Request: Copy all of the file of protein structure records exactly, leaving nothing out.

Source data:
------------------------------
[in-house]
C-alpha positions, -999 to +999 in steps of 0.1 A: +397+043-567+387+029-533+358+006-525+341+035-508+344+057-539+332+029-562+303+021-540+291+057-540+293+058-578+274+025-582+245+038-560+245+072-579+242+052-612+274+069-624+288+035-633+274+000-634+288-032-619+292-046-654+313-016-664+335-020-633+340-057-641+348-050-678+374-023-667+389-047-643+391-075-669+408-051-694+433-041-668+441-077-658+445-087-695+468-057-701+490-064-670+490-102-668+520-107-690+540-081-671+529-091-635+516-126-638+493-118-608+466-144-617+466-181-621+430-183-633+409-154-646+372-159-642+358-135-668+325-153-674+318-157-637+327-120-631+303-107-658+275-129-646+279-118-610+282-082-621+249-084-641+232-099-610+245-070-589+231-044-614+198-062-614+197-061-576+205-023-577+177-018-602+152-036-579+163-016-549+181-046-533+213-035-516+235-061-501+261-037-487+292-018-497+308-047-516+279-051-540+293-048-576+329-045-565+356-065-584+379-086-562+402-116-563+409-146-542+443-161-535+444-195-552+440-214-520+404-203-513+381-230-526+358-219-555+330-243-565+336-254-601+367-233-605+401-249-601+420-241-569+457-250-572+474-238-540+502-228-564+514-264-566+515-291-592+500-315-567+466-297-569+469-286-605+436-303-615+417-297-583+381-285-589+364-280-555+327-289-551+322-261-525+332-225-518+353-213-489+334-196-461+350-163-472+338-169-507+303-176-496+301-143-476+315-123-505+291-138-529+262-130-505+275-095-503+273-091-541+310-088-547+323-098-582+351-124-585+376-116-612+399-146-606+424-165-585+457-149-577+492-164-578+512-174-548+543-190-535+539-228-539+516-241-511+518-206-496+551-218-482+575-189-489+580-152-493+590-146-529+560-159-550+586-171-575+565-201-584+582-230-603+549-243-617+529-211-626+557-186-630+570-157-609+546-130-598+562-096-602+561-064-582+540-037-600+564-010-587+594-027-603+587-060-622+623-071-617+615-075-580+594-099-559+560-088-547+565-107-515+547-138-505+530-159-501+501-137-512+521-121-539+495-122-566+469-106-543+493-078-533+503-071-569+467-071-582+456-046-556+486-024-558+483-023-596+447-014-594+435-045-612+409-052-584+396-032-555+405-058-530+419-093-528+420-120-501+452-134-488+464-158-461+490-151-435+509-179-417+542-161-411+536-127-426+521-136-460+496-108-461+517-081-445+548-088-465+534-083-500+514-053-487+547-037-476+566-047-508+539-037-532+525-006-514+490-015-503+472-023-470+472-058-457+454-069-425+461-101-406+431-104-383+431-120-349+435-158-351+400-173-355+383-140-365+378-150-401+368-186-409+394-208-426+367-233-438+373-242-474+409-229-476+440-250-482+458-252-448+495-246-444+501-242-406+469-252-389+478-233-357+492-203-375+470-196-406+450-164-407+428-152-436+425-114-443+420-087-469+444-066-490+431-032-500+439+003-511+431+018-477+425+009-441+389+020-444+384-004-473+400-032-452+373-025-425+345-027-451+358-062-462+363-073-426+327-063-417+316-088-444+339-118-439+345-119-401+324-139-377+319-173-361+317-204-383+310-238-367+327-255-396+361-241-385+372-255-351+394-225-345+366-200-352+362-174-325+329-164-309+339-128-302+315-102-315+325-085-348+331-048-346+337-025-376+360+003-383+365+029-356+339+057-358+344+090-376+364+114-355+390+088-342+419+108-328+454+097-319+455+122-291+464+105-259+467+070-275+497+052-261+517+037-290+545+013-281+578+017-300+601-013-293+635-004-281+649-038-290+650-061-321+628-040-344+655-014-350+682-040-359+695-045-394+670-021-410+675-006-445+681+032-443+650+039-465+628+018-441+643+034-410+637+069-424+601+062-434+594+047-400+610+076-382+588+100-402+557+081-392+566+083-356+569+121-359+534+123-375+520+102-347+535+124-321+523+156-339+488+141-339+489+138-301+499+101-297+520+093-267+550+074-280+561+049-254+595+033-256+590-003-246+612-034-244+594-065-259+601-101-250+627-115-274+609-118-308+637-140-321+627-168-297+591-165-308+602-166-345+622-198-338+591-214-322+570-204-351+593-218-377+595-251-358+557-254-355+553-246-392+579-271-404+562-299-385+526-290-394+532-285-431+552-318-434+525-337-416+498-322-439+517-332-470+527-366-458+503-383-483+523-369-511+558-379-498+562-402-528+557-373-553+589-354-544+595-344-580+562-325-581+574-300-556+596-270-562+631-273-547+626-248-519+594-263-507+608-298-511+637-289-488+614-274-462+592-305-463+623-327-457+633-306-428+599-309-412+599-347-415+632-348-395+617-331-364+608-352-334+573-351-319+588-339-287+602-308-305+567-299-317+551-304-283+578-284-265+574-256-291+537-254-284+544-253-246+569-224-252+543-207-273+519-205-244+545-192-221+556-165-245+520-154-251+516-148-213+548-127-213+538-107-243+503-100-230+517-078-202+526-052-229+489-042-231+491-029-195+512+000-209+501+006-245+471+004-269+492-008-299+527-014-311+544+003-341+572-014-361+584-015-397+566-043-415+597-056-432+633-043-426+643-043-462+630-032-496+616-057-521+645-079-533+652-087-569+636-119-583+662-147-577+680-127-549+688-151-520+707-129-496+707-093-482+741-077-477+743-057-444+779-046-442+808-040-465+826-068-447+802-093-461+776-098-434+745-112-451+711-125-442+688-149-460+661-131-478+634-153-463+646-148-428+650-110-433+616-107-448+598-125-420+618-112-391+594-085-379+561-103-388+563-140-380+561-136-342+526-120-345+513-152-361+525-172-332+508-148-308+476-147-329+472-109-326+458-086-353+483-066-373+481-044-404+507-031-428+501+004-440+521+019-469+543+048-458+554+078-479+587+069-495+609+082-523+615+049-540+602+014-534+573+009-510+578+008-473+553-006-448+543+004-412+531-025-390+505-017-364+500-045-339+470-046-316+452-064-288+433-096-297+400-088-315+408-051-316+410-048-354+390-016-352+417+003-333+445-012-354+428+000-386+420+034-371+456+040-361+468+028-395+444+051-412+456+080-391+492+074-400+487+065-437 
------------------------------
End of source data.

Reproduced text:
[in-house]
C-alpha positions, -999 to +999 in steps of 0.1 A: +397+043-567+387+029-533+358+006-525+341+035-508+344+057-539+332+029-562+303+021-540+291+057-540+293+058-578+274+025-582+245+038-560+245+072-579+242+052-612+274+069-624+288+035-633+274+000-634+288-032-619+292-046-654+313-016-664+335-020-633+340-057-641+348-050-678+374-023-667+389-047-643+391-075-669+408-051-694+433-041-668+441-077-658+445-087-695+468-057-701+490-064-670+490-102-668+520-107-690+540-081-671+529-091-635+516-126-638+493-118-608+466-144-617+466-181-621+430-183-633+409-154-646+372-159-642+358-135-668+325-153-674+318-157-637+327-120-631+303-107-658+275-129-646+279-118-610+282-082-621+249-084-641+232-099-610+245-070-589+231-044-614+198-062-614+197-061-576+205-023-577+177-018-602+152-036-579+163-016-549+181-046-533+213-035-516+235-061-501+261-037-487+292-018-497+308-047-516+279-051-540+293-048-576+329-045-565+356-065-584+379-086-562+402-116-563+409-146-542+443-161-535+444-195-552+440-214-520+404-203-513+381-230-526+358-219-555+330-243-565+336-254-601+367-233-605+401-249-601+420-241-569+457-250-572+474-238-540+502-228-564+514-264-566+515-291-592+500-315-567+466-297-569+469-286-605+436-303-615+417-297-583+381-285-589+364-280-555+327-289-551+322-261-525+332-225-518+353-213-489+334-196-461+350-163-472+338-169-507+303-176-496+301-143-476+315-123-505+291-138-529+262-130-505+275-095-503+273-091-541+310-088-547+323-098-582+351-124-585+376-116-612+399-146-606+424-165-585+457-149-577+492-164-578+512-174-548+543-190-535+539-228-539+516-241-511+518-206-496+551-218-482+575-189-489+580-152-493+590-146-529+560-159-550+586-171-575+565-201-584+582-230-603+549-243-617+529-211-626+557-186-630+570-157-609+546-130-598+562-096-602+561-064-582+540-037-600+564-010-587+594-027-603+587-060-622+623-071-617+615-075-580+594-099-559+560-088-547+565-107-515+547-138-505+530-159-501+501-137-512+521-121-539+495-122-566+469-106-543+493-078-533+503-071-569+467-071-582+456-046-556+486-024-558+483-023-596+447-014-594+435-045-612+409-052-584+396-032-555+405-058-530+419-093-528+420-120-501+452-134-488+464-158-461+490-151-435+509-179-417+542-161-411+536-127-426+521-136-460+496-108-461+517-081-445+548-088-465+534-083-500+514-053-487+547-037-476+566-047-508+539-037-532+525-006-514+490-015-503+472-023-470+472-058-457+454-069-425+461-101-406+431-104-383+431-120-349+435-158-351+400-173-355+383-140-365+378-150-401+368-186-409+394-208-426+367-233-438+373-242-474+409-229-476+440-250-482+458-252-448+495-246-444+501-242-406+469-252-389+478-233-357+492-203-375+470-196-406+450-164-407+428-152-436+425-114-443+420-087-469+444-066-490+431-032-500+439+003-511+431+018-477+425+009-441+389+020-444+384-004-473+400-032-452+373-025-425+345-027-451+358-062-462+363-073-426+327-063-417+316-088-444+339-118-439+345-119-401+324-139-377+319-173-361+317-204-383+310-238-367+327-255-396+361-241-385+372-255-351+394-225-345+366-200-352+362-174-325+329-164-309+339-128-302+315-102-315+325-085-348+331-048-346+337-025-376+360+003-383+365+029-356+339+057-358+344+090-376+364+114-355+390+088-342+419+108-328+454+097-319+455+122-291+464+105-259+467+070-275+497+052-261+517+037-290+545+013-281+578+017-300+601-013-293+635-004-281+649-038-290+650-061-321+628-040-344+655-014-350+682-040-359+695-045-394+670-021-410+675-006-445+681+032-443+650+039-465+628+018-441+643+034-410+637+069-424+601+062-434+594+047-400+610+076-382+588+100-402+557+081-392+566+083-356+569+121-359+534+123-375+520+102-347+535+124-321+523+156-339+488+141-339+489+138-301+499+101-297+520+093-267+550+074-280+561+049-254+595+033-256+590-003-246+612-034-244+594-065-259+601-101-250+627-115-274+609-118-308+637-140-321+627-168-297+591-165-308+602-166-345+622-198-338+591-214-322+570-204-351+593-218-377+595-251-358+557-254-355+553-246-392+579-271-404+562-299-385+526-290-394+532-285-431+552-318-434+525-337-416+498-322-439+517-332-470+527-366-458+503-383-483+523-369-511+558-379-498+562-402-528+557-373-553+589-354-544+595-344-580+562-325-581+574-300-556+596-270-562+631-273-547+626-248-519+594-263-507+608-298-511+637-289-488+614-274-462+592-305-463+623-327-457+633-306-428+599-309-412+599-347-415+632-348-395+617-331-364+608-352-334+573-351-319+588-339-287+602-308-305+567-299-317+551-304-283+578-284-265+574-256-291+537-254-284+544-253-246+569-224-252+543-207-273+519-205-244+545-192-221+556-165-245+520-154-251+516-148-213+548-127-213+538-107-243+503-100-230+517-078-202+526-052-229+489-042-231+491-029-195+512+000-209+501+006-245+471+004-269+492-008-299+527-014-311+544+003-341+572-014-361+584-015-397+566-043-415+597-056-432+633-043-426+643-043-462+630-032-496+616-057-521+645-079-533+652-087-569+636-119-583+662-147-577+680-127-549+688-151-520+707-129-496+707-093-482+741-077-477+743-057-444+779-046-442+808-040-465+826-068-447+802-093-461+776-098-434+745-112-451+711-125-442+688-149-460+661-131-478+634-153-463+646-148-428+650-110-433+616-107-448+598-125-420+618-112-391+594-085-379+561-103-388+563-140-380+561-136-342+526-120-345+513-152-361+525-172-332+508-148-308+476-147-329+472-109-326+458-086-353+483-066-373+481-044-404+507-031-428+501+004-440+521+019-469+543+048-458+554+078-479+587+069-495+609+082-523+615+049-540+602+014-534+573+009-510+578+008-473+553-006-448+543+004-412+531-025-390+505-017-364+500-045-339+470-046-316+452-064-288+433-096-297+400-088-315+408-051-316+410-048-354+390-016-352+417+003-333+445-012-354+428+000-386+420+034-371+456+040-361+468+028-395+444+051-412+456+080-391+492+074-400+487+065-437 